The case for stock epinephrine in schools

Stock Epinephrine 1

Running head: STOCK EPINEPHRINE AUTO-INJECTORS IN SCHOOLS

 

 

 

 

 

 

 

 

Stock Epinephrine Auto-Injectors in Schools

Fantastic RN-BSN Student

The University of Texas Arlington

College of Nursing and Health Innovation

 

 

 

 

 

 

 

 

 

 

 

 

 

 

 

In partial fulfillment of the requirements of

N4325 Nursing Research

Regina Urban, MSN, RN-BC, CCRN

February 13, 2015

 

 

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STOCK EPINEPHRINE AUTO-INJECTORS IN SCHOOLS

Stock Epinephrine Auto-Injectors in Schools

With the increasing rise in food allergies that can be potentially life threatening, it is

becoming extremely important that schools be prepared to handle such emergency situations.

Among school age children, 1 in 25 students has a food allergy and 30-50% of those allergies

will induce an anaphylaxis emergency (Zacharski, DeSisto, Pontius, Sheets, & Richesin, 2012).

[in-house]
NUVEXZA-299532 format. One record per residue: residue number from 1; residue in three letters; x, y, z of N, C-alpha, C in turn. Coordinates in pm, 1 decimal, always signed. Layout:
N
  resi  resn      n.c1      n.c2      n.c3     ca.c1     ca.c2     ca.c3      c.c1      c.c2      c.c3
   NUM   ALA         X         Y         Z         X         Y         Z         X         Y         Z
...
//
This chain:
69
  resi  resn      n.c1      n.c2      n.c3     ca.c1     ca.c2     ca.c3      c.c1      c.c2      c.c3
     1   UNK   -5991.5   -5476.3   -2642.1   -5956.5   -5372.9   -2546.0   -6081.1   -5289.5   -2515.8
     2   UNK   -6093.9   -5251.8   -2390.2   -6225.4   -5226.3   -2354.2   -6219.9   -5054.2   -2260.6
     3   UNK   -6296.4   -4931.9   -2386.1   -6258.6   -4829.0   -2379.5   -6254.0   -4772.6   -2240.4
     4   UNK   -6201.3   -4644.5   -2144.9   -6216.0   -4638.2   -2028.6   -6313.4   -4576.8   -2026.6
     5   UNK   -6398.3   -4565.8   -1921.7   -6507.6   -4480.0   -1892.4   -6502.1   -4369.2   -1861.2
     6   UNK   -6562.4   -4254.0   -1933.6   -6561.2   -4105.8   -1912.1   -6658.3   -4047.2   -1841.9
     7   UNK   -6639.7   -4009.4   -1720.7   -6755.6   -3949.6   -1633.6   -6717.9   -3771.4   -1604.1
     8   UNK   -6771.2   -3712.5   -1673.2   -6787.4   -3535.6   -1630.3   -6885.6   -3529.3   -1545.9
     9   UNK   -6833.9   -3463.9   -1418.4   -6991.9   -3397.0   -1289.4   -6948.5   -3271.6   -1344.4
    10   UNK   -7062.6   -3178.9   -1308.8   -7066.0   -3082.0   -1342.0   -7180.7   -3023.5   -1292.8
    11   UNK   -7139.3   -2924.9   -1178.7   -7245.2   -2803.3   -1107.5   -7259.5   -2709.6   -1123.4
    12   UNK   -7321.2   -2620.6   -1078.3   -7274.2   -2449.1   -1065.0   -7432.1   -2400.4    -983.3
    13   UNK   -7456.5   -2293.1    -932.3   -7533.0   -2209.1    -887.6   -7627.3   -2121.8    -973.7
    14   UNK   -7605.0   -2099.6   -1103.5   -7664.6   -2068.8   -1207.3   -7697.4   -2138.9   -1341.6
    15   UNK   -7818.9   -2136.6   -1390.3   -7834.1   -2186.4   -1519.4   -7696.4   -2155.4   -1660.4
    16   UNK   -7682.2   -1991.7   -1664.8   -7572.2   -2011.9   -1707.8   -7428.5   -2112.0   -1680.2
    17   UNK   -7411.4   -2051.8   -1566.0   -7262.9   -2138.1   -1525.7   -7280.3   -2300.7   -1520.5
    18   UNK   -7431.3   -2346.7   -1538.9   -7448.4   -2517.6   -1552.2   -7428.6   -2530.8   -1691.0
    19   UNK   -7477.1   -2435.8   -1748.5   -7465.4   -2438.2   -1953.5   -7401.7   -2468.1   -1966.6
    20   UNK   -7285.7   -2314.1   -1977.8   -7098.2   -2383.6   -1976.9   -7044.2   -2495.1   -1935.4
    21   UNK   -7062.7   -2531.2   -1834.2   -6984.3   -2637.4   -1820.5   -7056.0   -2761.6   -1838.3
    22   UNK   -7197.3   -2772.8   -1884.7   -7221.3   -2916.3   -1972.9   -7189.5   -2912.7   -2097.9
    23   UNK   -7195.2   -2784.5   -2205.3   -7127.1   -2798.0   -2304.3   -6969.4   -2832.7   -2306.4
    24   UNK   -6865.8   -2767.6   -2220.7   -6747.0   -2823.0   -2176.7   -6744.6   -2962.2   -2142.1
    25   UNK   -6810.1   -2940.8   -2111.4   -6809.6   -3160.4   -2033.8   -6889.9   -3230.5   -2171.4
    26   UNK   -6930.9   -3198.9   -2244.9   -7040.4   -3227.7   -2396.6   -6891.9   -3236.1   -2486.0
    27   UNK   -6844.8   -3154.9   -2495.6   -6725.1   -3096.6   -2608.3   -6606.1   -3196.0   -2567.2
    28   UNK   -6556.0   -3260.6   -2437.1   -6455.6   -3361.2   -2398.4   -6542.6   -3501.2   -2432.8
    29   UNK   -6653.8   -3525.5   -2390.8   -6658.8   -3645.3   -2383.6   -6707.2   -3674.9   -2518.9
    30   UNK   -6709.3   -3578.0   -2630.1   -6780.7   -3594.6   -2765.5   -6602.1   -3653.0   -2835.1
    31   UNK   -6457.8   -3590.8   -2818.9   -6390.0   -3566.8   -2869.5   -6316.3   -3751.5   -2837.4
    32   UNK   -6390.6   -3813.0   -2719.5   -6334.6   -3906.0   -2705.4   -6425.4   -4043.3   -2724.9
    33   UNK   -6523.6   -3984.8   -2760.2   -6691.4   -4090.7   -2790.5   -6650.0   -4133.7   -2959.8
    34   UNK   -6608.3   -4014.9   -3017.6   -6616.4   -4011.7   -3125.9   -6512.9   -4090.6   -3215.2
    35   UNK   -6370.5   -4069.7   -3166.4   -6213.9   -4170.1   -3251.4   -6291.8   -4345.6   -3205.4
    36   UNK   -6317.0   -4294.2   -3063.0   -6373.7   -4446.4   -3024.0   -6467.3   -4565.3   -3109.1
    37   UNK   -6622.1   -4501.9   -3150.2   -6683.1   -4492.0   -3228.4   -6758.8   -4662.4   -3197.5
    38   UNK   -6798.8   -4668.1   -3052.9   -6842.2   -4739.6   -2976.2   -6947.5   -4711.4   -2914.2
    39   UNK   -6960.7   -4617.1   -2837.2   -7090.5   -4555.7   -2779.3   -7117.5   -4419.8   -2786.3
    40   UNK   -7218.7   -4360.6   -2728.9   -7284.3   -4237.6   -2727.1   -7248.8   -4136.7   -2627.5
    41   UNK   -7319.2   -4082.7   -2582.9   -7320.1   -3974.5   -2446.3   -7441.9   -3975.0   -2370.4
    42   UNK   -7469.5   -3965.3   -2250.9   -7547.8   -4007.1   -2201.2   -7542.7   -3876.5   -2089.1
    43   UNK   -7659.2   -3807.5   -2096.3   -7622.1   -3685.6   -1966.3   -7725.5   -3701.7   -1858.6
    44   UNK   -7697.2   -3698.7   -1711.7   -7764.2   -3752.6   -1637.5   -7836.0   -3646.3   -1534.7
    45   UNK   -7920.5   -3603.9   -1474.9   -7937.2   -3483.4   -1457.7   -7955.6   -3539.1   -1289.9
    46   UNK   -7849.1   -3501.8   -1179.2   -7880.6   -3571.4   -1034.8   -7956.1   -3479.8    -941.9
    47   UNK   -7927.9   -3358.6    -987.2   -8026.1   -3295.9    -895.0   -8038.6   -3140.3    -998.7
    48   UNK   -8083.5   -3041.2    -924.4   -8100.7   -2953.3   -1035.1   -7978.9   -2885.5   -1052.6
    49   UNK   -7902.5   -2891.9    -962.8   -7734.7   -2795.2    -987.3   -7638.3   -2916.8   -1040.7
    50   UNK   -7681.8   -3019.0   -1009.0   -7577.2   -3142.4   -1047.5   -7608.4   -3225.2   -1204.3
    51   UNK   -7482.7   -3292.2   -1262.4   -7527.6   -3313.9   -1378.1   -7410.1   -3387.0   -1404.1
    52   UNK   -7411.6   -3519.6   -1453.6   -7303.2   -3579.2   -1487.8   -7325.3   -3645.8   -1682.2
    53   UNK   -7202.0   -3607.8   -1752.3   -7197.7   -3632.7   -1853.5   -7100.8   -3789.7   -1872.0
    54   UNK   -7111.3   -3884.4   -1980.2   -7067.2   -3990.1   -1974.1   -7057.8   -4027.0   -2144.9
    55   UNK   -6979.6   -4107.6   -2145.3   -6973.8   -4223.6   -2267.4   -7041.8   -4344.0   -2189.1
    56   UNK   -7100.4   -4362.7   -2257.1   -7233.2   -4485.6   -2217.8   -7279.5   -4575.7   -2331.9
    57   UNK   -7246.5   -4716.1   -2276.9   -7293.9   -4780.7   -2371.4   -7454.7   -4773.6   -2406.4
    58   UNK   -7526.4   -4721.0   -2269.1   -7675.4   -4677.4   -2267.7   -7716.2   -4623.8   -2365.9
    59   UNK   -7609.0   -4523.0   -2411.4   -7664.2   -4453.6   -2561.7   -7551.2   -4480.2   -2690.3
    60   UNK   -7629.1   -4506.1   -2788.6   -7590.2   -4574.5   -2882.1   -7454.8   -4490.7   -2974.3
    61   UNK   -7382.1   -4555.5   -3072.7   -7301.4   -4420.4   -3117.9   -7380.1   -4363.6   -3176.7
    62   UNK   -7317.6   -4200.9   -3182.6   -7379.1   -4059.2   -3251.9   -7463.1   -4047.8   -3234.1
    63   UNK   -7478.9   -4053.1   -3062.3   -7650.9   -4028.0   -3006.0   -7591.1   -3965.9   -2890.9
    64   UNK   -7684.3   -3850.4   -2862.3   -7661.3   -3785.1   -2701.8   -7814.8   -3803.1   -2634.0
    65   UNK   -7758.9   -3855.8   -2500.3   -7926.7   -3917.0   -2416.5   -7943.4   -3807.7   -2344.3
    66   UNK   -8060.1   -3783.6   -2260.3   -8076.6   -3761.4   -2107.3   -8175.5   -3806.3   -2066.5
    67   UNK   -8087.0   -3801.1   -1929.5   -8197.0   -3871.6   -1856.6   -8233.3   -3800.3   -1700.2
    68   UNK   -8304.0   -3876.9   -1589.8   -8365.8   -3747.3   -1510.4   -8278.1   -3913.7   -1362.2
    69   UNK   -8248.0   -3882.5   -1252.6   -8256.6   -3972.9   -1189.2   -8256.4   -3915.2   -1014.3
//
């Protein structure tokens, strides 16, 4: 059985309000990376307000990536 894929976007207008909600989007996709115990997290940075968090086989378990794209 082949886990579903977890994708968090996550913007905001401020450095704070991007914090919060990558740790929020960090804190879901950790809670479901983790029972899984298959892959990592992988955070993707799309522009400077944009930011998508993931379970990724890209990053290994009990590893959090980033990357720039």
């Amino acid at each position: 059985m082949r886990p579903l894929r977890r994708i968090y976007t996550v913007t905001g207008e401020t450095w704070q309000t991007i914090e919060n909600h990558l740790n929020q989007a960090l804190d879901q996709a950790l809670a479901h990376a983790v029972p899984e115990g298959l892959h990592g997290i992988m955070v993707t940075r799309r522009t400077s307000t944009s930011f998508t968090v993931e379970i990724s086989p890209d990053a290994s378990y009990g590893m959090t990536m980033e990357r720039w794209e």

What is scary is that these are statistics of children with known food allergies. However, it is

estimated that 25% of students that have an anaphylactic reaction had previously no known

allergies (Zacharski et al., 2012). In dealing with anaphylactic emergencies, it is the schools

responsibility to plan and be prepared to handle situations. The school nurse takes the lead in

managing student’s health needs, educating school staff, and providing a safe learning

environment for students (Zacharski et al., 2012). So, does the presence of stock epinephrine

auto injectors in schools reduce the complications school age students experience in the event of

an anaphylactic emergency?

In a research study, California school nurses were surveyed to determine “experience

with life-threatening anaphylaxis, implementation of allowable stock epinephrine auto-injector

programs, and barriers to program implementation” (Morris, Baker, Belot, &Edwards, 2011, pp.

471-472). Some interesting facts that the article presented included that 73% of the school

nurses reported that they had student with known allergies in their schools with 52% of those

nurses having students that can self-carry their epinephrine auto-injectors (Morris et al., 2011).

Additionally, 30% of the school nurses surveyed had at one time used another student’s

prescribed rescue medication for the use on another student during an emergency (Morris et al.,

2011). Lastly, 72% of the school nurses reported that there were students in their schools that

had known allergies or previous use of epinephrine who had parents that did not supply the